5. On Thursday, crude futures fell during Asian trading despite positive manufacturing data from China, due to concerns about the continuation of the Fed’s bond buying program. After a preliminary survey, HSBC reported that China’s Purchasing Manager's Index (PMI) rose to 50.1 in August, indicating expansion, from 47.7 in July. China is the second-largest oil consuming nation after the U.S. (although the EIA projects it will overtake the U.S. in October of this year) and it accounts for around 40% of the expected 1 MMbbl/d increase in global oil demand this year. During London trading, crude futures received support as Markit Economics’ PMI for Germany rose to 52 in August from 50.7 in July, exceeding analyst expectations. In Libya, oil exports resumed from the 90,000 bbl/d port of Brega, where the country was forced to declare force majeure earlier this week. Currently, export terminals at Zawiya, Mellitah, Al Jurf, and Bouri are operational while Libya's largest oil exporting port Es Sider, as well as Ras Lanuf and Zueitina, remains closed. Crude futures rose as the U.S. Department of Labor reported new jobless claims rose by just 13,000 claims to 336,000. The small increase drove the four-week average figure to 330,500, which is still the lowest level since November 2007. Crude futures closed for the day at $105.03 per barrel, up $1.18.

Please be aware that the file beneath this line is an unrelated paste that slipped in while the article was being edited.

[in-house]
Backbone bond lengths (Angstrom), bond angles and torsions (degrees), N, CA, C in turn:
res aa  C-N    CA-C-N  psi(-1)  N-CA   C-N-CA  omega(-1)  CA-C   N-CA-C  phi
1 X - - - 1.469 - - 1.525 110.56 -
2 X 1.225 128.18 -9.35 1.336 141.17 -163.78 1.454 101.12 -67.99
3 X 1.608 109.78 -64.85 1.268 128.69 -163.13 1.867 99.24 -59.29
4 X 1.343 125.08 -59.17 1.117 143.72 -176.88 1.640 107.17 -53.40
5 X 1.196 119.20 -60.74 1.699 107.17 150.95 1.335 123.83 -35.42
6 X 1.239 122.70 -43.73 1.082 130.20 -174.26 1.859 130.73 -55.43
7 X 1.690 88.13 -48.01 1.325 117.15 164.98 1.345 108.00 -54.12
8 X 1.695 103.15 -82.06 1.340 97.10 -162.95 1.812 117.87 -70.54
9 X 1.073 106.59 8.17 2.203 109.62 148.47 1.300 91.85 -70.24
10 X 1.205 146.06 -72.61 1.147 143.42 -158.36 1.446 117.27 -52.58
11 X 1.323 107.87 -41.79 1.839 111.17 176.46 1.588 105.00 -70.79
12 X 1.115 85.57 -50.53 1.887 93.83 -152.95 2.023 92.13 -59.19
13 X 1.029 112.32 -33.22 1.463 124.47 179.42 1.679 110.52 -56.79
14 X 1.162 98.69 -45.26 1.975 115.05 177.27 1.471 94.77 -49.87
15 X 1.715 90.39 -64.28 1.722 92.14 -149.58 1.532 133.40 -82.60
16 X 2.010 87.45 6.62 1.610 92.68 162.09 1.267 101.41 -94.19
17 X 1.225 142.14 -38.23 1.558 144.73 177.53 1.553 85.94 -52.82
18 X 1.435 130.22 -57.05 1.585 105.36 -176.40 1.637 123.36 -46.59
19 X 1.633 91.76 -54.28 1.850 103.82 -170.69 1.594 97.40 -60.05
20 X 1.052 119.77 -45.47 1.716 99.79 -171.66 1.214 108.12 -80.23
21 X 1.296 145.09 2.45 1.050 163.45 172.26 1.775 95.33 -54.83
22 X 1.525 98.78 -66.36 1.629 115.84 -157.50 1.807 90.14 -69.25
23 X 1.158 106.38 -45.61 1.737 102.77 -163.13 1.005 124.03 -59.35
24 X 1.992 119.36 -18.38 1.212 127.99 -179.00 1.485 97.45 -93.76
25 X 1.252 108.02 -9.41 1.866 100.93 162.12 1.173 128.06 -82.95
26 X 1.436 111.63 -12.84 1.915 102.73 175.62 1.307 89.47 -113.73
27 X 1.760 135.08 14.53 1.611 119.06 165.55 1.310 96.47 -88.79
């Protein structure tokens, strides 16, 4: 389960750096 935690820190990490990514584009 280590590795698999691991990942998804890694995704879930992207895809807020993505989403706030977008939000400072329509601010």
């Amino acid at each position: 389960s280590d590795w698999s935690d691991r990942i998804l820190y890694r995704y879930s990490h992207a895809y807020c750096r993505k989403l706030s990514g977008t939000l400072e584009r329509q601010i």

Natural gas prices

U.S. Henry Hub natural gas futures rose nearly 4% this week boosted by expectations of above-average temperatures in most of the U.S. and lower-than-expected inventory build. Prices were not impacted by the tropical activity news in the Gulf Coast, expecting no threat to production.